A sense of place
Mizzou freshmen explore the ‘hidden history’ of campus
By Liz McCune
Every day, thousands of students stream by Memorial Union’s iconic tower on the University of Missouri campus. Jacob Fenwick, a freshman from Bonne Terre, Missouri, said he always admired the tower and knew it was connected to veterans but never really stopped to study it until his “Hidden History of Mizzou” Freshman Interest Group — or FIG — took an outing to examine it.
On a recent Wednesday, Soren Larsen, associate professor of geography and faculty leader of the FIG, and Katherine Stevenson, sophomore and peer advisor for the group, began to decode the symbols of the tower, which stands as a memorial to those who lost their lives while serving in the U.S. military during wars and conflicts.
Larsen pointed out the Latin inscription on the clock tower: in sapientia ambulate tempus redimentes, which means “Walk in Wisdom, Redeeming the Time.” Right below the clock face, an owl clutches a bone in its talons.
“The owl can be seen as a symbol of education and wisdom, and the bone represents our mortality,” Larsen said. “One interpretation is that the clock of our lives is literally ticking. These symbols remind us to use our time wisely and that the pursuit of knowledge is among the highest uses of our time.”
Fenwick, an animal sciences major, said his FIG has helped him feel more connected to campus—both by understanding the history behind places like Memorial Union and Speakers Circle—and because he’s had the opportunity to get to know other people who live in his residence hall who share a common interest in geography.
“It’s been great to feel like I immediately have a group I fit in with,” said Fenwick, who grew up watching Tigers athletics and said Mizzou was “always my dream school.”
First launched 22 years ago, Mizzou’s FIGs program has become an integral part of the Mizzou experience for thousands of students and contributes to near-record retention rates.
About a third of MU freshmen living on campus participate in freshman interest groups. FIGs typically consist of 15 to 20 first-year students who are focused on one major, academic interest or common learning theme. The students live on the same floor or an adjacent floor, and each FIG is nested within a larger learning community. In addition to living together, students take two to three general educational classes together based on their FIG theme, and the classes are transferrable to all majors. Finally, participants are required to take a one credit-hour FIG seminar class that aligns with their FIG theme. No additional fees are associated with the program, which is jointly operated by Academic Affairs and Student Affairs.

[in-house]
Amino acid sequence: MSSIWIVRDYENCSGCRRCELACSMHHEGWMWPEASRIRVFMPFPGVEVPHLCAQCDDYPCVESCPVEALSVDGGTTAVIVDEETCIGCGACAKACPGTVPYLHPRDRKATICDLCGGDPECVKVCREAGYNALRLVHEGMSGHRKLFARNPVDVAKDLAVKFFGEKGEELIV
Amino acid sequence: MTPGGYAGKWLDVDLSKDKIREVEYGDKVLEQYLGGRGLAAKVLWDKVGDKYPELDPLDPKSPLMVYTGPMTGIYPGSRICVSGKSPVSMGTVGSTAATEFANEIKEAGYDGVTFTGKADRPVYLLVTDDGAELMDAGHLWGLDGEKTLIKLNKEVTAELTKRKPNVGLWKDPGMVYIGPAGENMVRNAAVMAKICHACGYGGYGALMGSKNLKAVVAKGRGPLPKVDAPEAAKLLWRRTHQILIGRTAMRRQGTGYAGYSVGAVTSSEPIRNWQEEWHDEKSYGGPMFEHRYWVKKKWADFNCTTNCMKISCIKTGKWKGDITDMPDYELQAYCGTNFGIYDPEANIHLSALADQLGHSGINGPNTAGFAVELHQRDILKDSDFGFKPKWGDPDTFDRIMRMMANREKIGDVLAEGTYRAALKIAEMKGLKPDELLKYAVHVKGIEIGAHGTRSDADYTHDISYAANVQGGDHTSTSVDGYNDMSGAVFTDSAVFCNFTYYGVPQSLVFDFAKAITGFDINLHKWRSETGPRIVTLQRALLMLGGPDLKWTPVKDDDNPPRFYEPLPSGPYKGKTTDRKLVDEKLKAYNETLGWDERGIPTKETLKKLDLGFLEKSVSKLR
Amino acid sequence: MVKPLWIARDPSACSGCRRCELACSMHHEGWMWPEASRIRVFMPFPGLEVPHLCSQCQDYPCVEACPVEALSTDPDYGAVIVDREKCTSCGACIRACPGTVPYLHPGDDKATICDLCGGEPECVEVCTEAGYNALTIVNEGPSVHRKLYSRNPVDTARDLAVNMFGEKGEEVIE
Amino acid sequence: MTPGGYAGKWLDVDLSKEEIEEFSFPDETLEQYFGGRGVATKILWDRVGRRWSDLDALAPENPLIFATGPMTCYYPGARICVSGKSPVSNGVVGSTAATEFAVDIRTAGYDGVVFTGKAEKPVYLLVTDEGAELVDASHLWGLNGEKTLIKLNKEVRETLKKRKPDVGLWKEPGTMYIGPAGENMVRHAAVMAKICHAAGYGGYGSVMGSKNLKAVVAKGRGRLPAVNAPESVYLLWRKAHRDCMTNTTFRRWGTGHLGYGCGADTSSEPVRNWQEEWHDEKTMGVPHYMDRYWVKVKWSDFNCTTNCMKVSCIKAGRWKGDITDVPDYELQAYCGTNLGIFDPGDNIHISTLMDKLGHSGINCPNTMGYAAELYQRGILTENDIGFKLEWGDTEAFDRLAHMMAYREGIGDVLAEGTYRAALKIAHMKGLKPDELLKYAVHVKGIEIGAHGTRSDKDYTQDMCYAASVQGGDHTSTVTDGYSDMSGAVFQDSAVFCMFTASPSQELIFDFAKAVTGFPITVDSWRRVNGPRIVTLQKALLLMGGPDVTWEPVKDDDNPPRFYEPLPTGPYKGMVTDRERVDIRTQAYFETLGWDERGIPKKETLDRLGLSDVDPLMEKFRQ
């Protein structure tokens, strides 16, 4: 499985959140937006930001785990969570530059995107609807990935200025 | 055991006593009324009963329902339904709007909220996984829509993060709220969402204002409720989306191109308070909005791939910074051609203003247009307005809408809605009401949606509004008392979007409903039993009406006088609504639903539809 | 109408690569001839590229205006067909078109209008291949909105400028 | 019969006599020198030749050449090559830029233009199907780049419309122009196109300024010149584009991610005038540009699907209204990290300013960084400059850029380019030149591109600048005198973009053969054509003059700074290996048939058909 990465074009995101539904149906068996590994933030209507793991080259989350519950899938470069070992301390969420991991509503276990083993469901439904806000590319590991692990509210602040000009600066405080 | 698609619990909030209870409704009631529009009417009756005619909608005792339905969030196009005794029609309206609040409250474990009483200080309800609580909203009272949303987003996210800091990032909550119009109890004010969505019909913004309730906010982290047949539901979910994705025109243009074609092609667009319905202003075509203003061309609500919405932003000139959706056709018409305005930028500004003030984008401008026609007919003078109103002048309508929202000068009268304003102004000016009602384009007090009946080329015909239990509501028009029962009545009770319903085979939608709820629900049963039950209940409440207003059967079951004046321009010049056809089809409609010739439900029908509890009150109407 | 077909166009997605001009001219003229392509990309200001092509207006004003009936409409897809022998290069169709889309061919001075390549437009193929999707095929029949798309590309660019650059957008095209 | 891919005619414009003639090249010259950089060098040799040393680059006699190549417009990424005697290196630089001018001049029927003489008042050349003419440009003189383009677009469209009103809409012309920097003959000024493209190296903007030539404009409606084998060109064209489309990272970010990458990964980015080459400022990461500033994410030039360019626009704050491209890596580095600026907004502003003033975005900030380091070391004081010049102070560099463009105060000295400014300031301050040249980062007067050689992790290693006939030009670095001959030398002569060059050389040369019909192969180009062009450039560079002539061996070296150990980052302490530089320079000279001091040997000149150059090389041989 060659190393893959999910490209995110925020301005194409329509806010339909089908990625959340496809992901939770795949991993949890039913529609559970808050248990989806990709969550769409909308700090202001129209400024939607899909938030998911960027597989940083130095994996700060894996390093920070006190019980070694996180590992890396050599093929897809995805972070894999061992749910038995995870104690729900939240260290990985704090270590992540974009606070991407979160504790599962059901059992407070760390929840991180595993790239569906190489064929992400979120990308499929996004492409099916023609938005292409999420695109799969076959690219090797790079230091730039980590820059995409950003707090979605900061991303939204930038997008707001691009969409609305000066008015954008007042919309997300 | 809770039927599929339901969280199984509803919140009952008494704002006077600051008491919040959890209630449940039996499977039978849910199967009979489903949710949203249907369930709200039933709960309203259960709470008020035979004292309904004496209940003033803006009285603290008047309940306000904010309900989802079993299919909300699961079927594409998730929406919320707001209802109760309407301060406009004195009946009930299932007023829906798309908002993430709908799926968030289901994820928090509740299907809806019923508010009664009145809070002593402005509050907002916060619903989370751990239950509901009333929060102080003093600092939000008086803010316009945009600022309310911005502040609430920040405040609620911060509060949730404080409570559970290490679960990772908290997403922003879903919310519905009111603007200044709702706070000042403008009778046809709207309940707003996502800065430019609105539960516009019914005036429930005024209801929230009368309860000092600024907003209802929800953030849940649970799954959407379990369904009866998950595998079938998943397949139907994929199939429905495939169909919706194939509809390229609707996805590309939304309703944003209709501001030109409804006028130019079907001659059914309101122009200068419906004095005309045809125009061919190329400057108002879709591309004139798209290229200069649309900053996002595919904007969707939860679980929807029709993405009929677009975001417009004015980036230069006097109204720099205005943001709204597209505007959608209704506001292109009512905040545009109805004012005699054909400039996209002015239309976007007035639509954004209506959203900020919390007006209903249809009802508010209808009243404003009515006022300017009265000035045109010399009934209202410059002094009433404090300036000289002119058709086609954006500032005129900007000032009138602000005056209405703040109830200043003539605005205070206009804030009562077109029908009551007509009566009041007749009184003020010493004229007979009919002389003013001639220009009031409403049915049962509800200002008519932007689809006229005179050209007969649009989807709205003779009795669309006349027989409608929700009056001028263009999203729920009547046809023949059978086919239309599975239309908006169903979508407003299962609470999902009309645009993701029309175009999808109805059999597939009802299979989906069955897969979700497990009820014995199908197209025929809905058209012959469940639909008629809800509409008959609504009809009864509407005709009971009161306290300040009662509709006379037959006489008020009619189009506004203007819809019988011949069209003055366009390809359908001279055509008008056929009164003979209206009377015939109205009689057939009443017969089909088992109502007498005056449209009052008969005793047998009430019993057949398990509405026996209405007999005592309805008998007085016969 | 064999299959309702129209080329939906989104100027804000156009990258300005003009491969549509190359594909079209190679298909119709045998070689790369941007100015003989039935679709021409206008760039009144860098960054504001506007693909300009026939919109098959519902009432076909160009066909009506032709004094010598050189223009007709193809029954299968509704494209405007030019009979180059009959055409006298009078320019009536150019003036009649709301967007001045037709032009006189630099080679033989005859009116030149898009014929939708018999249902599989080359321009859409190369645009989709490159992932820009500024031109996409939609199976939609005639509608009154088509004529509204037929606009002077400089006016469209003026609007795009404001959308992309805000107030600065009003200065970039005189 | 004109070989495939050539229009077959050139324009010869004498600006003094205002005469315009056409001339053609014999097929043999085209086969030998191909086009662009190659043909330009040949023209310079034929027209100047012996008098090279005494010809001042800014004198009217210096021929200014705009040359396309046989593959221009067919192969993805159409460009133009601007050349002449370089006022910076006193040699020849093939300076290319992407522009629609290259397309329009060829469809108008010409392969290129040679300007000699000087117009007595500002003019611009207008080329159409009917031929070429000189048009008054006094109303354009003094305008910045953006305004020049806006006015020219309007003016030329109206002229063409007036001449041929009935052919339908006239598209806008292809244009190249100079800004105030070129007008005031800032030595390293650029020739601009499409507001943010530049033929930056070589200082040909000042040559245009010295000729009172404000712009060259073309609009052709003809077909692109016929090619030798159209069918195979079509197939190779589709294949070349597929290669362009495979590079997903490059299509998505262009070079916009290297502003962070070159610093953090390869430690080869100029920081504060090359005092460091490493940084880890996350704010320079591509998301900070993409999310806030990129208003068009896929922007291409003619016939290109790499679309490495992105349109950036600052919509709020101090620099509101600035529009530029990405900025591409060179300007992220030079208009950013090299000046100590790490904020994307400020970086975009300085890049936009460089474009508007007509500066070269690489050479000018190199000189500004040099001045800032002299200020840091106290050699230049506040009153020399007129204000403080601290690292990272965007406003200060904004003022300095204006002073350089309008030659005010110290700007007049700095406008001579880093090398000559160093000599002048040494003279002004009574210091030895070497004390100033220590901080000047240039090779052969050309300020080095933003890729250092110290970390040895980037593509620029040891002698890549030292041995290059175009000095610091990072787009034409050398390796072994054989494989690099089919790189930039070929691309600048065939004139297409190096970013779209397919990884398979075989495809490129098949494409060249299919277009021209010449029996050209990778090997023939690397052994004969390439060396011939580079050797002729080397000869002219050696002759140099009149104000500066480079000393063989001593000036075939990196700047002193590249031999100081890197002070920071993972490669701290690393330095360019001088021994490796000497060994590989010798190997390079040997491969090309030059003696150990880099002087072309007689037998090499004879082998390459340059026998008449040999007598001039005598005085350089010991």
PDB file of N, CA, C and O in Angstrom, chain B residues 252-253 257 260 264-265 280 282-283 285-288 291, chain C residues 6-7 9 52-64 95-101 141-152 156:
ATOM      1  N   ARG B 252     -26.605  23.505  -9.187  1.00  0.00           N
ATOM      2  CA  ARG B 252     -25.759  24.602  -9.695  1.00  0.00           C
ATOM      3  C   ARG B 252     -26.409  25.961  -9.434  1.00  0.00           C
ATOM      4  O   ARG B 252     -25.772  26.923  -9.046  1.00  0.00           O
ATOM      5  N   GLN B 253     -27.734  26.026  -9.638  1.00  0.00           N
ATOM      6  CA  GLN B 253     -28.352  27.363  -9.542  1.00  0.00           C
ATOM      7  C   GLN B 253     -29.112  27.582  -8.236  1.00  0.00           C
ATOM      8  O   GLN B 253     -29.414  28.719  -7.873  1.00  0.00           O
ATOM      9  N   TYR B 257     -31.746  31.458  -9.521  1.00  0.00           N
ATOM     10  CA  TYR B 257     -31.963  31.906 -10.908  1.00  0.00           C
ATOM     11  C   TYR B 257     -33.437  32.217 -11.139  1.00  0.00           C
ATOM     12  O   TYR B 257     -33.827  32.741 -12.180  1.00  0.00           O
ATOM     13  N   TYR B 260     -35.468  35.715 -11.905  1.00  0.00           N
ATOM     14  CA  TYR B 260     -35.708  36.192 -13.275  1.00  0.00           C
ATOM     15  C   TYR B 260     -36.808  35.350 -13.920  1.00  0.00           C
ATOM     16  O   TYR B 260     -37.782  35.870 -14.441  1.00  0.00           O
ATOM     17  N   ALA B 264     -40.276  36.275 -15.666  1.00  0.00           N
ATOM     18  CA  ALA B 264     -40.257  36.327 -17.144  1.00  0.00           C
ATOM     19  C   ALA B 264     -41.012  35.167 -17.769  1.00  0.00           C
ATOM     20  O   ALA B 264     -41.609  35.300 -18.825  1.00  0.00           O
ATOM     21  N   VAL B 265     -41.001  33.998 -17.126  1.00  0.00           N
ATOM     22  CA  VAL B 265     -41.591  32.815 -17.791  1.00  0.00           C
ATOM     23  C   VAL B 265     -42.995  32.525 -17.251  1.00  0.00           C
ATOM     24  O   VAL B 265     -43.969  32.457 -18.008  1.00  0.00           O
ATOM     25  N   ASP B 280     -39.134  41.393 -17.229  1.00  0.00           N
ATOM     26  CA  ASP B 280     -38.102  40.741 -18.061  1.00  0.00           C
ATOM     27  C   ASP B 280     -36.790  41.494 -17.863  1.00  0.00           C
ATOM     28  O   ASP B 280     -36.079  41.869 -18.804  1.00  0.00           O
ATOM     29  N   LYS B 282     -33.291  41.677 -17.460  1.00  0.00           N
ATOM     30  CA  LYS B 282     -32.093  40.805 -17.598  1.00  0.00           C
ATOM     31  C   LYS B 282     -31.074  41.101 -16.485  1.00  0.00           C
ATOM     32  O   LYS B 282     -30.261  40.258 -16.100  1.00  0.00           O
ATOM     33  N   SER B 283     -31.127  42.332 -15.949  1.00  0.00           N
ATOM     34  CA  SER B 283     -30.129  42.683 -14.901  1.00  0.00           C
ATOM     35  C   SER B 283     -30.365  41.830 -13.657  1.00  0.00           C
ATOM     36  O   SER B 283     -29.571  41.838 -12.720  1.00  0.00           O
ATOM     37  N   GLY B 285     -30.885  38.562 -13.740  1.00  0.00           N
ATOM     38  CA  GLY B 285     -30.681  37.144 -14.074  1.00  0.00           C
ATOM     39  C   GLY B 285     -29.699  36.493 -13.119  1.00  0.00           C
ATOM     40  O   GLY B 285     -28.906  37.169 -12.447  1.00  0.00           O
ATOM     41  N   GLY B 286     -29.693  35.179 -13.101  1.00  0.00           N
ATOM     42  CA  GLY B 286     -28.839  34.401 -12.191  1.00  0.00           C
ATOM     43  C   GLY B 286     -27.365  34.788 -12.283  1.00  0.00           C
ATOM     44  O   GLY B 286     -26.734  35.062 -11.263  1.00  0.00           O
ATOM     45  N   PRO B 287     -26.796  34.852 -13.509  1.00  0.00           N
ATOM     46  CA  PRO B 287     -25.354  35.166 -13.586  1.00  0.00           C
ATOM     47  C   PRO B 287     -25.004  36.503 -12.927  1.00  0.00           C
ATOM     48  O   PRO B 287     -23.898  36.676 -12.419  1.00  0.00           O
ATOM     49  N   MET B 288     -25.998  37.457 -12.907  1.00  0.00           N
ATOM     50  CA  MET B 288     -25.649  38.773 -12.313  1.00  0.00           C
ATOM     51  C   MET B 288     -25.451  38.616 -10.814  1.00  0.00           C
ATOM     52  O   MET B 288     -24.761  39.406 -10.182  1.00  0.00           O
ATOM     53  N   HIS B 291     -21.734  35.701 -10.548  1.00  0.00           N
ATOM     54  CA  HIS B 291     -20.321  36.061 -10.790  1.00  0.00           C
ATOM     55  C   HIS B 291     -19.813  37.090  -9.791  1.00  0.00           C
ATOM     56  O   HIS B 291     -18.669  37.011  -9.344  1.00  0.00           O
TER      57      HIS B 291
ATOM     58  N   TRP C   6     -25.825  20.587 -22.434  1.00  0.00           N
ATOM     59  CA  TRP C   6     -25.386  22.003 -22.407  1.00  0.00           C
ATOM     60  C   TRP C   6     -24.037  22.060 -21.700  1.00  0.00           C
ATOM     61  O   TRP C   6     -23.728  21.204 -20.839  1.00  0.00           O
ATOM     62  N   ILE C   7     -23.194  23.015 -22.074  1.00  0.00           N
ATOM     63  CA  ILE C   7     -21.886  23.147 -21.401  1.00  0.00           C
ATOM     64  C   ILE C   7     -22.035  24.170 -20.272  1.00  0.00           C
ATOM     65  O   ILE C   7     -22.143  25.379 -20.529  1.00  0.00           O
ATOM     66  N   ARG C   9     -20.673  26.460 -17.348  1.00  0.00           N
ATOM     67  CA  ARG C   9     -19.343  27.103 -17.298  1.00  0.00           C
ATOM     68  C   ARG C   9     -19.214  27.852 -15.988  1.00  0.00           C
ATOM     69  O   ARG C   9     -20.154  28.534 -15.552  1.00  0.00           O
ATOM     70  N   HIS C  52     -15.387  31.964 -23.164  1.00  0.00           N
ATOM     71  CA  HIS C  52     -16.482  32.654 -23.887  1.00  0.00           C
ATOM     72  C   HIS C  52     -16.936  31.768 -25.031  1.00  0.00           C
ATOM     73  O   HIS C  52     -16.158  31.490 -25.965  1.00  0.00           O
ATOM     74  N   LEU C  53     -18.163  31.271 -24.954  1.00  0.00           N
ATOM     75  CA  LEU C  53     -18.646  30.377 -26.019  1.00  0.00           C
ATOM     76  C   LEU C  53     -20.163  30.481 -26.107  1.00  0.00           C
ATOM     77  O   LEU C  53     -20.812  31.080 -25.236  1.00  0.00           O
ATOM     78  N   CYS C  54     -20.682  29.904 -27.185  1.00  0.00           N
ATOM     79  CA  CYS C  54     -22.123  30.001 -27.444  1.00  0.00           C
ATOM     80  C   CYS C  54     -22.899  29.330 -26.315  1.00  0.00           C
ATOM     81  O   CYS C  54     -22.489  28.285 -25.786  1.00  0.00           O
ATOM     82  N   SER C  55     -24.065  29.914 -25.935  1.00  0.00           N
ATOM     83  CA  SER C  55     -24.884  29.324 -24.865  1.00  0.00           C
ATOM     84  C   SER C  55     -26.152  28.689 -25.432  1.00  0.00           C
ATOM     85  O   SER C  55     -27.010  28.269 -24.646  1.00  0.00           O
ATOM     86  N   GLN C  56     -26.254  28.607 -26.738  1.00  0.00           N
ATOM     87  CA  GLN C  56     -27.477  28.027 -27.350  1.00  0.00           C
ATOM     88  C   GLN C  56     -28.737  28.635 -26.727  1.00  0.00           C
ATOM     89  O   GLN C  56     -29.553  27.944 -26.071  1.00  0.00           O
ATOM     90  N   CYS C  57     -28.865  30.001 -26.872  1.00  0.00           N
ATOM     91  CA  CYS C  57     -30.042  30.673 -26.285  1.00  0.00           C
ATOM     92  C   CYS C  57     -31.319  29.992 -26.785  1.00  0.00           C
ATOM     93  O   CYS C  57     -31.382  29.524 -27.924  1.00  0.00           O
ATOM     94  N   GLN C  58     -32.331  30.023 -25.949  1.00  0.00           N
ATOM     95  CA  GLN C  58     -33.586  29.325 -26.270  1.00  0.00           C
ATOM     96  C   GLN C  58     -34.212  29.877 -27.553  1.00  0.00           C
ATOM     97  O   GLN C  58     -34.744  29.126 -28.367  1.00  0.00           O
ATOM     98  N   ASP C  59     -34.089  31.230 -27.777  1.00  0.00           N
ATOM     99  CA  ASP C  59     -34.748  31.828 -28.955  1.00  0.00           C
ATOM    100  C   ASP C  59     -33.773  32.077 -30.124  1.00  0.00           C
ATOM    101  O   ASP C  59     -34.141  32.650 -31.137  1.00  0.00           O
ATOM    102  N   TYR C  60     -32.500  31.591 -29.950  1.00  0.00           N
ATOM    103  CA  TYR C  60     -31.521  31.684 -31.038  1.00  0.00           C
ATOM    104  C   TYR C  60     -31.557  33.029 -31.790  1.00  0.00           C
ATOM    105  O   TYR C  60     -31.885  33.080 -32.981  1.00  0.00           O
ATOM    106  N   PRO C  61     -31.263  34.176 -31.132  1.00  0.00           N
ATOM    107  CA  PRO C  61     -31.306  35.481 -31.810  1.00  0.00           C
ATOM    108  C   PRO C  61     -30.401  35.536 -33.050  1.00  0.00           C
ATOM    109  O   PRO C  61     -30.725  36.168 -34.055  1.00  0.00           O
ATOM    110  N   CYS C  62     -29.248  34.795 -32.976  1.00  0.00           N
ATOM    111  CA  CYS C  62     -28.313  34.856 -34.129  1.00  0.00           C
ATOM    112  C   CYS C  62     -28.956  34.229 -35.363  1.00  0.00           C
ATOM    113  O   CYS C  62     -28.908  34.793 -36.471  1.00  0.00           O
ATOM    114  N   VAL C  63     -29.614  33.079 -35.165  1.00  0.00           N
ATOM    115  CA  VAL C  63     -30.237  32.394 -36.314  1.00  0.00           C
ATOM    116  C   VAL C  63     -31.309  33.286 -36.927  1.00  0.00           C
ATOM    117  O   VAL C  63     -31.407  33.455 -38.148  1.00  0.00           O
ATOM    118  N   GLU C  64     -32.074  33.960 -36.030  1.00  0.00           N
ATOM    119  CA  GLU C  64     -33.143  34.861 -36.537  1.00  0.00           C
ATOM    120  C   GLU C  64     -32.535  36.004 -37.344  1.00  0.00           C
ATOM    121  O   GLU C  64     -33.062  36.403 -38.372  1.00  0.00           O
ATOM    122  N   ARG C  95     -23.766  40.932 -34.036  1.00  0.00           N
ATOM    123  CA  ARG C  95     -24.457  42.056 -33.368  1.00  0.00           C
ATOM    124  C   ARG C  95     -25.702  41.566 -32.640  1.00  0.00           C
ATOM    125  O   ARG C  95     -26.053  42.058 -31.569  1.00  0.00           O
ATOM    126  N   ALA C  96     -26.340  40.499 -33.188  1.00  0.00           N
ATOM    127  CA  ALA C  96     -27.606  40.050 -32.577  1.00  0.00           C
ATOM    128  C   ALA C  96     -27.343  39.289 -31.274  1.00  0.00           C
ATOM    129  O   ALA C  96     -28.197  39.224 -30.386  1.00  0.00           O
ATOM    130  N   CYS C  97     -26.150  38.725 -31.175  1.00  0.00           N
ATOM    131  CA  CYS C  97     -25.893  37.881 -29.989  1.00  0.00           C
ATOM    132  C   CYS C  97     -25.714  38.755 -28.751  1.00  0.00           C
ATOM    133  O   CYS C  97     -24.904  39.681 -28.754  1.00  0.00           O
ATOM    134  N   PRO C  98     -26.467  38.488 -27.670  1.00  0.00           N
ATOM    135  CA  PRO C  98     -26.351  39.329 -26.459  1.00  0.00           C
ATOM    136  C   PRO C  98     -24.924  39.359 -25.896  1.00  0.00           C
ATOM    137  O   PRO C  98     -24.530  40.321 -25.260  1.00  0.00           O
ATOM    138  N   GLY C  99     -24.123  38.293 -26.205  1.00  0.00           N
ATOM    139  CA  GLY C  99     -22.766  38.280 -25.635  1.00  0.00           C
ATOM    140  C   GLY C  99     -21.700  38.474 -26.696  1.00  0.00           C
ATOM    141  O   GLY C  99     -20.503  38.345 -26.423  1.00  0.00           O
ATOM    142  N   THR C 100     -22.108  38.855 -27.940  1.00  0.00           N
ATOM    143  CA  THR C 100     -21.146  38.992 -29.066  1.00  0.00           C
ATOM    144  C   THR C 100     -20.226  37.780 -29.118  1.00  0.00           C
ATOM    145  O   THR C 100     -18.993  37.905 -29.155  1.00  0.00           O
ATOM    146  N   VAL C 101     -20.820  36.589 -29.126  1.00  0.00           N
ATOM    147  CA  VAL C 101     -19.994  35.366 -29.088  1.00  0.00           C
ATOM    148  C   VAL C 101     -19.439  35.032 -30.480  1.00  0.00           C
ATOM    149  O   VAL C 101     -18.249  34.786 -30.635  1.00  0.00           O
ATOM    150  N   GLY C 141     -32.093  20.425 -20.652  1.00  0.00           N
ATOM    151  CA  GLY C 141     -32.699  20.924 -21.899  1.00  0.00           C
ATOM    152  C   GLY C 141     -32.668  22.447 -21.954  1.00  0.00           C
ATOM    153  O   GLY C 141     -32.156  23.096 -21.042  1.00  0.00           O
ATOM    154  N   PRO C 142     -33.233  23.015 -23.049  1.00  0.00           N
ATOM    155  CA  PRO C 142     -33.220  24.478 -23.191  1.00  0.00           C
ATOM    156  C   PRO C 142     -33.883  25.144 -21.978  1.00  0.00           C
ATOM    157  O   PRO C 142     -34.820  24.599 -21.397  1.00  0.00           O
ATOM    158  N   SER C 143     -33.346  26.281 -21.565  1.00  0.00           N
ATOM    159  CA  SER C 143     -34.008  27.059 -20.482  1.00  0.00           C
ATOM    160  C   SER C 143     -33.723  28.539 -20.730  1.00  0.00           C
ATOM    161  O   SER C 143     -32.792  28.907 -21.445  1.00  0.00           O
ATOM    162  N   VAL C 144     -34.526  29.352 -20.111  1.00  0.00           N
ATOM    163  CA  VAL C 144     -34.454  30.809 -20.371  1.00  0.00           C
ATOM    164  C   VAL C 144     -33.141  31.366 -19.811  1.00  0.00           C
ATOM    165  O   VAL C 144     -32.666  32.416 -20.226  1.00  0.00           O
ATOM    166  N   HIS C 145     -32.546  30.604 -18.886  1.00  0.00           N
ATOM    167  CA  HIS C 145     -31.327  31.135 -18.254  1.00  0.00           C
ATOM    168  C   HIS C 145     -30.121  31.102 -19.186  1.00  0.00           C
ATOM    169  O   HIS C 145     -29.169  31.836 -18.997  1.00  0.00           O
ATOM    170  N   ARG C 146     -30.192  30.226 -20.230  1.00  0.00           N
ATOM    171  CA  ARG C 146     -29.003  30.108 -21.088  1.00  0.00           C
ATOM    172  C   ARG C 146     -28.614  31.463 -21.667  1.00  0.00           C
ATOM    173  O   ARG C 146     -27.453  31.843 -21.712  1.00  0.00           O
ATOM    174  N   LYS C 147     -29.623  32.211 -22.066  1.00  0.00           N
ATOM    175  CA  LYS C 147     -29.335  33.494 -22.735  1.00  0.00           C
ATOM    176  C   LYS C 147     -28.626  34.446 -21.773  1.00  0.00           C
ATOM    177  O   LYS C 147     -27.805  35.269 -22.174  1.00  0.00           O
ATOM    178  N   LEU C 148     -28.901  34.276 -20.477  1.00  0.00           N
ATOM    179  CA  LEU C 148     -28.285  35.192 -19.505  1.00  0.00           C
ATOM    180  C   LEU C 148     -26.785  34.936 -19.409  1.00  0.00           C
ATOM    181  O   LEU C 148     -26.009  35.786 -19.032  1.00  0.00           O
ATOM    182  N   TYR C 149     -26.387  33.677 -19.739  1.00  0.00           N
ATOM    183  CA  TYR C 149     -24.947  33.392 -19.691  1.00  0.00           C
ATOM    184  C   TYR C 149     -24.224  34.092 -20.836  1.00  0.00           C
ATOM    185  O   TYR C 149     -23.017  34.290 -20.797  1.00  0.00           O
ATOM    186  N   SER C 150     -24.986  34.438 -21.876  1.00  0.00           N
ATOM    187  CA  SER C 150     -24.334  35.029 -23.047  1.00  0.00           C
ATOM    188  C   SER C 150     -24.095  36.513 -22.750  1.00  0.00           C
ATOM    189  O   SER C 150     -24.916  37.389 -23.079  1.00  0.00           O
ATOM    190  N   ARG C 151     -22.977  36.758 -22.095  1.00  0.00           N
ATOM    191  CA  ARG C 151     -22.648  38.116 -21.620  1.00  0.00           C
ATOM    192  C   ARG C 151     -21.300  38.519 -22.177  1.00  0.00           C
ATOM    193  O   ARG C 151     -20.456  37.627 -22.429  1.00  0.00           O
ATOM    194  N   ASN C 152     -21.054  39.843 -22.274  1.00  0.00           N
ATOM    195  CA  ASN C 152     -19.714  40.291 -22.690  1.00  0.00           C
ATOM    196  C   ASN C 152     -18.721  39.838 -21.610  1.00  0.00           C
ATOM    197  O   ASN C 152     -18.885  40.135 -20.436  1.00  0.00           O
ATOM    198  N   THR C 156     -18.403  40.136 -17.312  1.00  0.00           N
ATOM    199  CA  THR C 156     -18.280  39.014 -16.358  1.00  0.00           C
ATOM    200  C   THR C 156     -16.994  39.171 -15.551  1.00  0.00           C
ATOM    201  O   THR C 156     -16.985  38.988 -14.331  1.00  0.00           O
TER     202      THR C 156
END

“At Mizzou, our FIGs program is a national model and offers many benefits to participants,” Provost Garnett Stokes said. “It is one of the true strengths of our university and contributes to the unparalleled excellence in education we offer.”
Over the past two decades, Mizzou’s retention rate has increased to near-record levels and is well above the national average. The retention rate of freshmen who will return as sophomores is even higher for those enrolled in FIGs—about 5 percent higher on average. In addition, surveys and data indicate FIG participants report higher levels of faculty interaction, greater involvement on campus, higher and faster graduation rates, increased appreciation of diversity, and decreased risky behavior such as binge drinking.
“Choosing to live and learn in a FIG is one of the best things students can do to set themselves up for academic success,” said Anna Valiavska, who coordinates MU’s FIGs program. “Not only does the program support students academically, our research also suggests it helps them adjust socially. It gives students an instant social network—people with whom they have something important in common—which is very appealing to incoming freshmen.”
Mizzou piloted the FIGs program in 1995. Since the program’s launch, more than 27,000 students, 1,000 peer advisors and 300 faculty and academic staff members have benefitted from the program.
Although the program began with a focus on freshmen, today Mizzou has learning communities for transfer students and even “boot camps” that place students together for a short duration of time. These campus initiatives introduce students to academic content and undergraduate research opportunities.
This fall, students have had the opportunity to enroll in one of nearly 80 learning groups that are centered around majors, themes or interests such as ROTC leadership, medical careers, and science and mathematics. About one in four undergraduate students participate in the program.
To learn more about the FIGs program, please visit https://reslife.missouri.edu/lc-fig